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the wicked stage

 

This time last year, before a matinee of a holiday show, I could not stop crying. I had circled the block for half an hour, my precious pre-show time ticking away. I got close to the stage door and then had to crouch behind an electrical box, sobbing, while audience members already started to arrive at the theatre’s doors. When I finally made it in, I still couldn’t stop, wiping off tears to apply makeup, drying my eyelashes enough to glue big fake ones on top. At warm-up, a fellow actor asked if they could try something, and I said sure. They placed a hand on my back and closed their eyes. I imagined them pulling whatever it was that wouldn’t let me go out of my body and into theirs, and then casting it down into the stage, down into the earth. They shook it off. I stopped crying.

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In the last 12 months I had the privilege of spending over half of my year in rehearsal or performance, more than I’ve ever had before and more than I ever expect to have again. It had been two years since I’d been on stage. This was the life that I’d dreamed about as a kid, the immersive devotion to a life on stage. It’s harder in reality. The work of an actor is both romanticised and denigrated to the degree that it can become indecipherable when you go to talk about it. Stay grateful, but don’t be precious. Work your guts out but remember that it’s just a job.

Okay, sure.

To me, the work of an actor hinges on the vulnerability of shared imagination, building worlds, investing in them, believing in them and making them manifest. Working in a way that is at once intensely personal and relentlessly public, we try to craft something that is both delicate and durable, repeatable and spontaneous, generous and restrained. It’s impossible. If you don’t love failure, it will eat you alive. If complacency comes easy to you, you’ve doomed yourself to a Sisyphean nightmare of pointless repetition. Sometimes the delicate web of emotional investment and psychological believability is the essential ingredient in a show. Sometimes you just have to be loud enough and let your costume do the rest. The recipe is different every time.

And then there’s the reality of presence. Relentless physical and emotional presence with one another while tired, while sick, while hungry, while grumpy, while excited, while preoccupied, while stressed, while hyper, while sleeping, while sneezing, while coughing, while barfing, while menstruating, while pregnant, while grieving, while shaking, while sweating – it’s intimate, embarrassing, comforting and unavoidable. As I grow to know myself better, I realize that this is both what attracted me to this life, and the hardest part. Some are great at keeping their space. I’m not. Non-stop exposure to the lives and feelings of others leaves me feeling like a blown-out speaker sometimes. I’m still working on figuring out how to keep the volume low.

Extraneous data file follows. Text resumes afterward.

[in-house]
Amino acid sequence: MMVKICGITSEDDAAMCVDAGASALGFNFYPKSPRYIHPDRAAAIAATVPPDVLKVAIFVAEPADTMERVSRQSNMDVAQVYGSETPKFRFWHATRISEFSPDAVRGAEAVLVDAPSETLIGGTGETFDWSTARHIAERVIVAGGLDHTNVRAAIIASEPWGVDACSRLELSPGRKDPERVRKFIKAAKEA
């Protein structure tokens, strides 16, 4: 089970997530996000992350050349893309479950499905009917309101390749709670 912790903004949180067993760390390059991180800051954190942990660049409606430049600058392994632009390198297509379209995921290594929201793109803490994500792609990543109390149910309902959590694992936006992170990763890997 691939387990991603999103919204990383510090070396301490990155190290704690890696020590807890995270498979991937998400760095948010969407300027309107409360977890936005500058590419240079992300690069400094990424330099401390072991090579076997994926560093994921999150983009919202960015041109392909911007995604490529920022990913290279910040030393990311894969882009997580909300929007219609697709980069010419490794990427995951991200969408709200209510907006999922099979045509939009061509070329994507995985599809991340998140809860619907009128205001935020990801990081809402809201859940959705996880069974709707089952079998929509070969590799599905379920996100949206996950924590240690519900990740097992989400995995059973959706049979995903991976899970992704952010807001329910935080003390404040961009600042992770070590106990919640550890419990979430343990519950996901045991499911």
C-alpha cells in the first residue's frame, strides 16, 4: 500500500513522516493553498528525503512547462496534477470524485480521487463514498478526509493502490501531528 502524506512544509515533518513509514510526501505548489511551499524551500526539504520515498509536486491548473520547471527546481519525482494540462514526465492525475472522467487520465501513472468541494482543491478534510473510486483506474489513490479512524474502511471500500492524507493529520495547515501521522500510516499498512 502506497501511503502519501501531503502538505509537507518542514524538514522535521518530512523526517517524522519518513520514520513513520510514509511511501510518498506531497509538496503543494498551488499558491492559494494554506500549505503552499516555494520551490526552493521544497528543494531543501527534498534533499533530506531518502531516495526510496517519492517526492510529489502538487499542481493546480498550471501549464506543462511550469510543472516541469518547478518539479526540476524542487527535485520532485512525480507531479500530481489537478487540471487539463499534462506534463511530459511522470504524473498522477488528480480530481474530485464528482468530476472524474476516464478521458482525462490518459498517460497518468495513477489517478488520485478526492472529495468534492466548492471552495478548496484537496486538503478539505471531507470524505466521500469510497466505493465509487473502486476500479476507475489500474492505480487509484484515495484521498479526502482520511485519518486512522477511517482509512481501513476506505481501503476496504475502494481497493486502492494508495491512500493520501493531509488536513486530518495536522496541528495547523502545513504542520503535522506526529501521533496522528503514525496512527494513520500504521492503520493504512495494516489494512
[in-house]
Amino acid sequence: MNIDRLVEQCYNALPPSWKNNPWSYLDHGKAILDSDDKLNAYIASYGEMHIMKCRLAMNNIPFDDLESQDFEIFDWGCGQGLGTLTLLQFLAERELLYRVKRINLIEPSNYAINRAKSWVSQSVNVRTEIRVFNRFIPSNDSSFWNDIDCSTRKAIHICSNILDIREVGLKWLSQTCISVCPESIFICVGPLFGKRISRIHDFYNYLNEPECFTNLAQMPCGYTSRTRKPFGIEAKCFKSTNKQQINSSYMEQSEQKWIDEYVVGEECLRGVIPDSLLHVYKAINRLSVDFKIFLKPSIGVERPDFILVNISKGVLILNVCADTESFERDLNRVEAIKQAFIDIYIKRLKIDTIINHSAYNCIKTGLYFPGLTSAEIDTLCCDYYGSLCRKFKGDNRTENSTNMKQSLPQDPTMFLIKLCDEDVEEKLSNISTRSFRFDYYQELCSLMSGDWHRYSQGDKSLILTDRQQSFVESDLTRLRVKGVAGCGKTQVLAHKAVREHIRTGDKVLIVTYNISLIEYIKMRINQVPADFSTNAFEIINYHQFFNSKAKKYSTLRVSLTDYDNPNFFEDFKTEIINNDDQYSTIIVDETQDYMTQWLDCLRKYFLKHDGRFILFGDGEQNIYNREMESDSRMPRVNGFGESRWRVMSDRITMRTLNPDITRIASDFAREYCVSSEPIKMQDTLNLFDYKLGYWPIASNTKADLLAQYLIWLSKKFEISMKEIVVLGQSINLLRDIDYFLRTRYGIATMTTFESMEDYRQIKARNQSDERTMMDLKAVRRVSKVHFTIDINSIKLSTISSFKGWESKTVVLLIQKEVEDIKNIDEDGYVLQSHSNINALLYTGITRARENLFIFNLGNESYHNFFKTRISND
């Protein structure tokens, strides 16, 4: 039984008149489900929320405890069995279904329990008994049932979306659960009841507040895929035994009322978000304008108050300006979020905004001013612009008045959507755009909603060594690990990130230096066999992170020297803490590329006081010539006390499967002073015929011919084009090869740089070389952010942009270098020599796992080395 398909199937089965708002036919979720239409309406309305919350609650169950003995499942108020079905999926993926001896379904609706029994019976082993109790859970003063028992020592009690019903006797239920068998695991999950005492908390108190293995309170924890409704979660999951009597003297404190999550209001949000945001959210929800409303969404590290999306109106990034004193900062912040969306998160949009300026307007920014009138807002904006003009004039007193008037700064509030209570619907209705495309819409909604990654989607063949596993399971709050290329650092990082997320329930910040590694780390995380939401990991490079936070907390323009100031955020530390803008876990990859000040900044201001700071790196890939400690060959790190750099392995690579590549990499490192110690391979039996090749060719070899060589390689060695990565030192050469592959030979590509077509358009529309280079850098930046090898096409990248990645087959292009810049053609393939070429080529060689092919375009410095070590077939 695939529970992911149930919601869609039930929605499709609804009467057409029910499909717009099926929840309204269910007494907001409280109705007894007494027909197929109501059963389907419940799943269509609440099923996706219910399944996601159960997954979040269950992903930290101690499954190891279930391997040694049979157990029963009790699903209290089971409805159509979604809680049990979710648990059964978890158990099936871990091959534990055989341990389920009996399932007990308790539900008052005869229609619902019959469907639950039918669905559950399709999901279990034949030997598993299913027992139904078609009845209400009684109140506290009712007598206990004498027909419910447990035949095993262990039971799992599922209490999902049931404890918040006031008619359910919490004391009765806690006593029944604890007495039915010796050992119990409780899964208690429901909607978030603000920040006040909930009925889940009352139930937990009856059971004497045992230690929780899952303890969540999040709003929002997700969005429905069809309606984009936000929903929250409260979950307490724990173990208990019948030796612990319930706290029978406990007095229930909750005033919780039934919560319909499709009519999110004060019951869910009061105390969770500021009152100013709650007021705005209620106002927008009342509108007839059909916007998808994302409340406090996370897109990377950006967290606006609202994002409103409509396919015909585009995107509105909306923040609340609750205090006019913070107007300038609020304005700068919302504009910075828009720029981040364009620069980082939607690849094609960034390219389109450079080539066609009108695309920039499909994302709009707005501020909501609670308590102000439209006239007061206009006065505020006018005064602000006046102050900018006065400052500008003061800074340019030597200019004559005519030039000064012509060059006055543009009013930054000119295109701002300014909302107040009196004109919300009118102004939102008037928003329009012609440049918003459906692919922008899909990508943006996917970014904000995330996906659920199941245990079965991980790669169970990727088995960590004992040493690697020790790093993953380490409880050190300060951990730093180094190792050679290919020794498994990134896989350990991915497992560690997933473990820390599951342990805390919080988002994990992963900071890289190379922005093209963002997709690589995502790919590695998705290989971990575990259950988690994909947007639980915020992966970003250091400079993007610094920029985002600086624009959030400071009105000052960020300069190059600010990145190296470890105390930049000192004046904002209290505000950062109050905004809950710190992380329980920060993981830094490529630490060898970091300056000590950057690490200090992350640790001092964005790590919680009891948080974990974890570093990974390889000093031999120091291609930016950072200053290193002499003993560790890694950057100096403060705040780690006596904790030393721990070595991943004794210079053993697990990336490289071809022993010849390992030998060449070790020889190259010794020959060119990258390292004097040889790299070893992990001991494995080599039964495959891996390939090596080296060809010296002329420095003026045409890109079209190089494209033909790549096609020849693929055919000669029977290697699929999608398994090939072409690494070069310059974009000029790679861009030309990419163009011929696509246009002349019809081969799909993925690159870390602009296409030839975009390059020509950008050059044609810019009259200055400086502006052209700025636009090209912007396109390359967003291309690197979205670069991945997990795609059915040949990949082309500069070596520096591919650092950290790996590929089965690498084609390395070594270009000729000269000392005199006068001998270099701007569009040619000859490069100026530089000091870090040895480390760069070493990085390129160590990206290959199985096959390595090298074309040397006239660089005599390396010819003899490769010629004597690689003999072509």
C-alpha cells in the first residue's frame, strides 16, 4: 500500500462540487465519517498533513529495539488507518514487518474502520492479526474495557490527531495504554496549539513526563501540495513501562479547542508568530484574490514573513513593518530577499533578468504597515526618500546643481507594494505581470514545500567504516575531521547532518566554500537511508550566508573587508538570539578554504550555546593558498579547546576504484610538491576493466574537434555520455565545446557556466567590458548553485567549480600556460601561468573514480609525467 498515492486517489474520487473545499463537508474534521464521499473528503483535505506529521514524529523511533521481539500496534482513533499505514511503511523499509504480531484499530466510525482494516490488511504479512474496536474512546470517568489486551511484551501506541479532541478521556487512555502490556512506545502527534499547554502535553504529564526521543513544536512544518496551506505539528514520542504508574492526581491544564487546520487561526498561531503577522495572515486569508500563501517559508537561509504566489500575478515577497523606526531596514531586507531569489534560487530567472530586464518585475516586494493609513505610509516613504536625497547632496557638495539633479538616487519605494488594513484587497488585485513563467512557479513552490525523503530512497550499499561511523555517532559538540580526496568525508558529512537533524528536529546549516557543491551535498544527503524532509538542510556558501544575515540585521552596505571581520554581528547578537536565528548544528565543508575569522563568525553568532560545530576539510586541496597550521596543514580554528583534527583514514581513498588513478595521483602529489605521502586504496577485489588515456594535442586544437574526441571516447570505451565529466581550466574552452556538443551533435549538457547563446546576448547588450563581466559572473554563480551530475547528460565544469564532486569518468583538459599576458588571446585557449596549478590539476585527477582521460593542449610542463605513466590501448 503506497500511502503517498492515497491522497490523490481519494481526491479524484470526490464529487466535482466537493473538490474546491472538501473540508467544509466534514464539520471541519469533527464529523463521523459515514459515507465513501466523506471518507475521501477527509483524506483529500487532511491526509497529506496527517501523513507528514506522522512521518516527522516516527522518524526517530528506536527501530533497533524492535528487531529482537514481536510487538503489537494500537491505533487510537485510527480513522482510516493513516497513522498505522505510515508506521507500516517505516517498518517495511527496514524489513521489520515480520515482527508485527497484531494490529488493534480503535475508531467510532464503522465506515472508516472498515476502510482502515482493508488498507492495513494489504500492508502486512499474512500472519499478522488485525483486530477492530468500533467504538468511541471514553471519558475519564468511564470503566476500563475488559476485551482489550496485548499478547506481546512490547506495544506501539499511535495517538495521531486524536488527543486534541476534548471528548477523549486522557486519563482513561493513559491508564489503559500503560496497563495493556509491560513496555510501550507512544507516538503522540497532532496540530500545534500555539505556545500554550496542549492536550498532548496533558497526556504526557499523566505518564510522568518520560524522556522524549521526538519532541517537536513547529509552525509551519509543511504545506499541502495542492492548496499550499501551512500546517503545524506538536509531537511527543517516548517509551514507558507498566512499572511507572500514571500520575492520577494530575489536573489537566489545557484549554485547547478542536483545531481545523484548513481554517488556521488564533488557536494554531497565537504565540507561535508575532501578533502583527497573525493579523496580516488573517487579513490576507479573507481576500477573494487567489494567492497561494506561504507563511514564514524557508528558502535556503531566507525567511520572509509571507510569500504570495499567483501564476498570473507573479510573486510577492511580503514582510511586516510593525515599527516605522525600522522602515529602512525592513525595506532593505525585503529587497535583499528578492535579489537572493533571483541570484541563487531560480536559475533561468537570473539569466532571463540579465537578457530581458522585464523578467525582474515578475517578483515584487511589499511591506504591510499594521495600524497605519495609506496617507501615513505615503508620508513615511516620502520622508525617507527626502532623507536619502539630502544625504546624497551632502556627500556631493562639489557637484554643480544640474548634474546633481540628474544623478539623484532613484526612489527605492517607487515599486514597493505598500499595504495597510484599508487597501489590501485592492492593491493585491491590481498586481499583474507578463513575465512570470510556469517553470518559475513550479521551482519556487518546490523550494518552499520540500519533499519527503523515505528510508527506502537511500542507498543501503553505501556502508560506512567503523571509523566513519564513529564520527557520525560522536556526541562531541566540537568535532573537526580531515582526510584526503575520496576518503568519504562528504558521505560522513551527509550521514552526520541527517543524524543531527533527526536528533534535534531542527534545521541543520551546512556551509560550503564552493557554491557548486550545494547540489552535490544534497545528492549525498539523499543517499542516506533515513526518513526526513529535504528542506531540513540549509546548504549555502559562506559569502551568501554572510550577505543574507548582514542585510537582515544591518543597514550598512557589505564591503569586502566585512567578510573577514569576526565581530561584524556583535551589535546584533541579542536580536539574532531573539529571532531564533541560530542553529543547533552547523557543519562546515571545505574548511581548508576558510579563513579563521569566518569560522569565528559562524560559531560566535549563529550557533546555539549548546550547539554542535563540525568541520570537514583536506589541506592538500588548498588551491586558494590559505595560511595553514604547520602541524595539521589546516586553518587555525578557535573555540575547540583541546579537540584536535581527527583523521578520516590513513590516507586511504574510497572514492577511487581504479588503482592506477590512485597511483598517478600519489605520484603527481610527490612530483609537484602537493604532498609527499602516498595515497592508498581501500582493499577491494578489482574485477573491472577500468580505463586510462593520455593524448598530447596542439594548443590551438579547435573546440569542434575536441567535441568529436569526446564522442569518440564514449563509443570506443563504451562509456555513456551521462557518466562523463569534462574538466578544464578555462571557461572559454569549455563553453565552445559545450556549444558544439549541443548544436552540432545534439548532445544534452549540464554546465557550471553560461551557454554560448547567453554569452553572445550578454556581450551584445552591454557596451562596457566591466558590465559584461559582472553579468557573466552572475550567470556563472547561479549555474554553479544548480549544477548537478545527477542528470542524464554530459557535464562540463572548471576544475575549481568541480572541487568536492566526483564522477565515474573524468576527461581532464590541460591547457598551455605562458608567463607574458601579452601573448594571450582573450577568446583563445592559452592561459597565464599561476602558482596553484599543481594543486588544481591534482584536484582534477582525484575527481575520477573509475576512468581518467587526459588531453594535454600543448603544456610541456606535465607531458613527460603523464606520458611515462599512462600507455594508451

You have your tool kit – your body and mind – and fight off the lack of sleep, the proximity to communal bacteria and viruses, the struggle for healthy eating, the temptation of ‘decompressing’ late nights out, the repetitive physical activities, the exhaustion of community politics, the contagion of complaining, the fear of punishment, the anxiety of imperfection, and at some point you get yourself through the stage door in whatever state you’re in, and set down to work. This to me, is where thinking of the work of an actor as some mystical incantation to creativity is absolutely useless. This is where it feels like a trade: practical, skilled, pragmatic. Prepare the workspace and the tools, and get down to it. Because it’s not magic every day. Sometimes it’s humiliating, or boring, or annoying. Sometimes it’s like drawing blood from a proverbial stone (or making an audience believe you’re doing so, as a prop falls apart in your hands and someone’s cell phone goes off, twice). Sometimes it’s transcendent, miraculous, transporting. It’s often not. You will never know what it will be and why. You must love the mystery.

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It’s the end of the year now. It’s quiet. I’m off contract and ready for some alone time. I have this particular feeling I get sometimes – like my skin is hot, like every set of eyes that looked at me this year as I sang or danced or cried or did whatever is still on me, every touch from quick changes and rehearsal hugs and onstage love is still pressed onto the surface of my skin. I’m so glad not to be acting for the next month. I can’t wait to get back to it.